Trucking strike pre-empts Maersk’s push into inland transport in Brazil

Trucking strike pre-empts Maersk’s push into inland transport in Brazil

Brazil’s trucking strike, which caused supply chain chaos in mid-2018, has pushed Maersk to develop its regional intermodal transport solutions segment ahead of schedule, growing by 10% in the third quarter of 2018.

Maersk Line’s ocean product merged with Damco’s supply chain services earlier this year and the pair will operate globally with one management, one sales force, one customer experience organisation and one product organisation as of January 1, 2019.

The carrier is now offering trucking services, customs house brokerage and insurance quotes in Brazil along with its ocean product, in an effort to deliver customers an ‘end-to-end solution’.

However, Antonio Dominguez, Maersk Line’s managing director for the East Coast of South America, told CM: “We have been forced by the customers to jump ahead of our global strategy of becoming the global integrator of container logistics.

“We were aiming to do this as of January next year so we had some time to understand what Damco was doing and to get procurement in place. But the truckers’ strike pretty much forced us to do it early.”

Customers can now receive one single end-to-end to quote rather than needing to secure solutions for different legs of cargo transit themselves.

Maersk has increased the size of its regional trucking service department from six people to 35 while its team handling inland quotes has risen from one person to six.

Dominguez stated: “We are trying to organise ourselves so that we can offer one single point of contact to our customers rather than them contacting separate departments for quotes, inland coordination and sales. We will have this by January 1, 2019.”

He expects exponential growth in the company’s intermodal solutions segment because only 1% of its customers in Brazil currently use these services.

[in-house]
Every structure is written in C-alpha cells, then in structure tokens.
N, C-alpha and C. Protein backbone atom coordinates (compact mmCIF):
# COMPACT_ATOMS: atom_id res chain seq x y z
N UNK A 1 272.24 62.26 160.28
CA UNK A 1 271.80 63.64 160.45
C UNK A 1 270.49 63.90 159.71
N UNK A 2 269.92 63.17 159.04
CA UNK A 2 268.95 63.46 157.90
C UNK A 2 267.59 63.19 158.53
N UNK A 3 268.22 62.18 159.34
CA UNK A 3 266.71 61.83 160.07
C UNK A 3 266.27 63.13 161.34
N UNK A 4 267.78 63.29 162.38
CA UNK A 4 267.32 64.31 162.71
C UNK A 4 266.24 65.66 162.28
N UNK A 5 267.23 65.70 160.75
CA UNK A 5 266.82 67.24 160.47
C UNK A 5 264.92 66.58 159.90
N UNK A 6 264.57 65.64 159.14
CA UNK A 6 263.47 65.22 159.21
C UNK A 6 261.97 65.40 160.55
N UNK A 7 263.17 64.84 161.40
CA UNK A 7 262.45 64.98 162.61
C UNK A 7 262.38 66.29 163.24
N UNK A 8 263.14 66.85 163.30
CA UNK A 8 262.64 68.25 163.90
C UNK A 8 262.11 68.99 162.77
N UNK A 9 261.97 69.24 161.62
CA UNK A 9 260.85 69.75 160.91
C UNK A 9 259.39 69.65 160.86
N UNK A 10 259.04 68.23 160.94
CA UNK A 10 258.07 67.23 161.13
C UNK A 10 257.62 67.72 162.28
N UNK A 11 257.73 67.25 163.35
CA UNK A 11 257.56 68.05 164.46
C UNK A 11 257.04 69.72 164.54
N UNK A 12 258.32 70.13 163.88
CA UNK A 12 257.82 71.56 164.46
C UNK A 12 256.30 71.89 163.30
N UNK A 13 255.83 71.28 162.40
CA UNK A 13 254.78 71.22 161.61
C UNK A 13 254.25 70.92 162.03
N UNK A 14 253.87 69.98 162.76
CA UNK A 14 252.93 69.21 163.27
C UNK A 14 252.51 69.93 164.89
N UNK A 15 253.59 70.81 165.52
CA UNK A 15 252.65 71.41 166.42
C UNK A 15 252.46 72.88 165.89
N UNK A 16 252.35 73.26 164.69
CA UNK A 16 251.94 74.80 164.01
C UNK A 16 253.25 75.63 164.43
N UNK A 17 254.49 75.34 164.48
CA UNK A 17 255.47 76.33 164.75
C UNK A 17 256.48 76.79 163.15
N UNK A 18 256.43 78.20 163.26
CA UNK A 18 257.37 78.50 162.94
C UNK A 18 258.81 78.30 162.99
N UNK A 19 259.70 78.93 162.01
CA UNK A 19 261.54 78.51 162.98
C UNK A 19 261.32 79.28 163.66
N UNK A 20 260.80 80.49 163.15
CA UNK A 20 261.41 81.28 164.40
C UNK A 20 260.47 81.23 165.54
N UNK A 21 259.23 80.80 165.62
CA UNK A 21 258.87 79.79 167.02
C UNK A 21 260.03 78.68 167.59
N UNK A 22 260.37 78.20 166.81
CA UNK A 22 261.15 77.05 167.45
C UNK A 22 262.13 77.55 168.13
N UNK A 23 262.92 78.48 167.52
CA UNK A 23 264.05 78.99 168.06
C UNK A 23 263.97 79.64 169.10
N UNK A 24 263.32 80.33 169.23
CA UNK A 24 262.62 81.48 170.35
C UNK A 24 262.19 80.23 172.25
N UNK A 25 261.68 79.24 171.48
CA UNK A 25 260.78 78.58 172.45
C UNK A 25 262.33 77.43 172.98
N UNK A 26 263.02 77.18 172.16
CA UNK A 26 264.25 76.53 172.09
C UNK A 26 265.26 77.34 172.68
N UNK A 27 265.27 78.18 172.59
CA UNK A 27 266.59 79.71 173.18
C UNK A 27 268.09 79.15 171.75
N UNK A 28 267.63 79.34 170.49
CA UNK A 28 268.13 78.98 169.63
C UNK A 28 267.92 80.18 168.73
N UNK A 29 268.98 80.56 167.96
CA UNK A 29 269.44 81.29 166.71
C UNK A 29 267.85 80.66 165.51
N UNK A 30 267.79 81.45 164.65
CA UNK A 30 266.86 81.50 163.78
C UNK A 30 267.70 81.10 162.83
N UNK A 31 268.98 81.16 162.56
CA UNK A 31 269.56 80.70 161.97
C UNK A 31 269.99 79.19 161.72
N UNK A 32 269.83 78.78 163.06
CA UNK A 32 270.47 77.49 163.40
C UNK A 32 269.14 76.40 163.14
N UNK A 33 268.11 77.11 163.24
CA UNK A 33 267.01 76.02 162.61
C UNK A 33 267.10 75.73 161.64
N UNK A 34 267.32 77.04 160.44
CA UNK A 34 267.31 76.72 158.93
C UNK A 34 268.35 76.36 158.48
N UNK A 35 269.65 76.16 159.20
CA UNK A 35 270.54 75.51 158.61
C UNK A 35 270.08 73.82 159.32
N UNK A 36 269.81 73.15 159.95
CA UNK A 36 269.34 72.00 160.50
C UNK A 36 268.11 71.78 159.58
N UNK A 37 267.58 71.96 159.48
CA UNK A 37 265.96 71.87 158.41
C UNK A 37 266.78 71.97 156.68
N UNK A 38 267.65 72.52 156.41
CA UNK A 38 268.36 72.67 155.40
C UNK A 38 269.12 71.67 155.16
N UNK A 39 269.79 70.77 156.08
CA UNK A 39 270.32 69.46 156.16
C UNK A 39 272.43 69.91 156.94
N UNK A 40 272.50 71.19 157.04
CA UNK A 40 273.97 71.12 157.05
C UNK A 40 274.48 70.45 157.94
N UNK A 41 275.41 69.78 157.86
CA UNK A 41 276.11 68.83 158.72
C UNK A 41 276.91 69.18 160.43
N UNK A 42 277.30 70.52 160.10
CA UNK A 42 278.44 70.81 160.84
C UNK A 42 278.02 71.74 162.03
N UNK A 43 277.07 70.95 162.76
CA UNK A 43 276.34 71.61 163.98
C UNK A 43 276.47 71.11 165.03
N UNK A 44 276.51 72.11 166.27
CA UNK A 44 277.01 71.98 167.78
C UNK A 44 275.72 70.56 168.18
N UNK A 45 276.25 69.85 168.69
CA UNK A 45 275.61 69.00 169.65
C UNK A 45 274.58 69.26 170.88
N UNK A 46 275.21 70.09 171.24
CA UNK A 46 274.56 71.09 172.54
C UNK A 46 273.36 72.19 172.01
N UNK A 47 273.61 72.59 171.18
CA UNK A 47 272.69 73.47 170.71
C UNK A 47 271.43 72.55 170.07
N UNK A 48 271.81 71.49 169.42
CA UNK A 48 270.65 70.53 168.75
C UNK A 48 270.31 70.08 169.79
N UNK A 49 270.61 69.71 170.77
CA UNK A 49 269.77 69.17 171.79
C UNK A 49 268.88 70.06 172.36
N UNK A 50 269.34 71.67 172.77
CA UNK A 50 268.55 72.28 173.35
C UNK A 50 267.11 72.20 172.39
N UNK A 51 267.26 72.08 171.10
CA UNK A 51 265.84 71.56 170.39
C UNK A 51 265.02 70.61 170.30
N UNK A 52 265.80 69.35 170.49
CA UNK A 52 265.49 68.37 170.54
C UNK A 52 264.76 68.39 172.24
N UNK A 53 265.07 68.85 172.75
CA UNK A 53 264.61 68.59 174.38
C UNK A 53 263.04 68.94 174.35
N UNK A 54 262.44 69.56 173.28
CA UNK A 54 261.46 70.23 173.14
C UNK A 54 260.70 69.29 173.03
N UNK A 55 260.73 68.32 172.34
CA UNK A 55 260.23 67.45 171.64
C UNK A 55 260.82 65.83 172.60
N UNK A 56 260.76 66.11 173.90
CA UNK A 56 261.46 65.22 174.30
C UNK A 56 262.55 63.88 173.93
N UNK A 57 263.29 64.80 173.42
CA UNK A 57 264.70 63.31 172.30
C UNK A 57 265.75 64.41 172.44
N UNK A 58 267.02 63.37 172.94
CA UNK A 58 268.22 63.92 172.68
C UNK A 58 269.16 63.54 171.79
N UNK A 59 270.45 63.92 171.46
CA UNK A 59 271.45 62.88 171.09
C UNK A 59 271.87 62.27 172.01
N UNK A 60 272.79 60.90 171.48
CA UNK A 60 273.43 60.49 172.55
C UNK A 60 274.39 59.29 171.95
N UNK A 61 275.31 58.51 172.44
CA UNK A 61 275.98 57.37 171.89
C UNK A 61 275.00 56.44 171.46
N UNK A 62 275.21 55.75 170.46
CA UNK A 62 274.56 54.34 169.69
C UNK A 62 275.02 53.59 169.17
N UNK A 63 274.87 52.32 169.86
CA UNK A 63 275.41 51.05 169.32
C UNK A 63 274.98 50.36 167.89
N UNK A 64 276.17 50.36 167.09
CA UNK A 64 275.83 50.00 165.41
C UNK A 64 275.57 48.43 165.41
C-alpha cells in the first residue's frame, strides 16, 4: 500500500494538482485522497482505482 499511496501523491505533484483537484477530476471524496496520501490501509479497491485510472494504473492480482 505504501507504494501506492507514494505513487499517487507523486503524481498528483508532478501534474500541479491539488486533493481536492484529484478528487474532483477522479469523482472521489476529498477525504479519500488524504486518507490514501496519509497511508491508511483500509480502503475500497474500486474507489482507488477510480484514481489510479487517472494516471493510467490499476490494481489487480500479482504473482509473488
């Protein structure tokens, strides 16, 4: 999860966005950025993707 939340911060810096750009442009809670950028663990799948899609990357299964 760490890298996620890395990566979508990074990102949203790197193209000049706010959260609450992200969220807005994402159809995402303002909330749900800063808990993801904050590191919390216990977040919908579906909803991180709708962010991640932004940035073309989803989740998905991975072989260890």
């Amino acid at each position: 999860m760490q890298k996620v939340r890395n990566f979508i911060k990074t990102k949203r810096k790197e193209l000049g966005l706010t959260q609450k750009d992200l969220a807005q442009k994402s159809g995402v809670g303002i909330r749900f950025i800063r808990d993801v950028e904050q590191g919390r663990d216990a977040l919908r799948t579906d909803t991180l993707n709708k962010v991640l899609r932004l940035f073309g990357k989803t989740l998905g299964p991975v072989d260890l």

In his view, customers can benefit from having Maersk procure vendors who offer dedicated space on rail and trucks instead of having to compete for that space with other companies.

Currently, Brazil’s trading environment is in the rare position of having an export surplus after imports tanked by 11% in September.

Although imports grew by 19% in Q1 and 10% in Q2 2018, a combination of the truckers’ strike, exchange rate fluctuations, political uncertainty and the impact of World Cup-fever wearing off has seen imports fall significantly.

The electronics production hub of Manaus in northern Brazil is “pretty much at a standstill these days” according to Dominguez, who noted that Maersk’s Asian customers expect imports to rise again in the first half of 2019.

The shortage of inbound containers means that Maersk does not have the space to fully accommodate demand for Brazilian exports in Asia. It has had to route containers from Brazil via Panama, Cartagena and Europe to serve the Asian market.

Dominguez noted: “There are a lot of exports in the first two quarters of next year that will need empty boxes. If imports don’t rise then we’ll have to bring empty equipment.

“It will be very costly to bring all those empty boxes into the country and that will actually have an impact on how competitive Brazil can be.”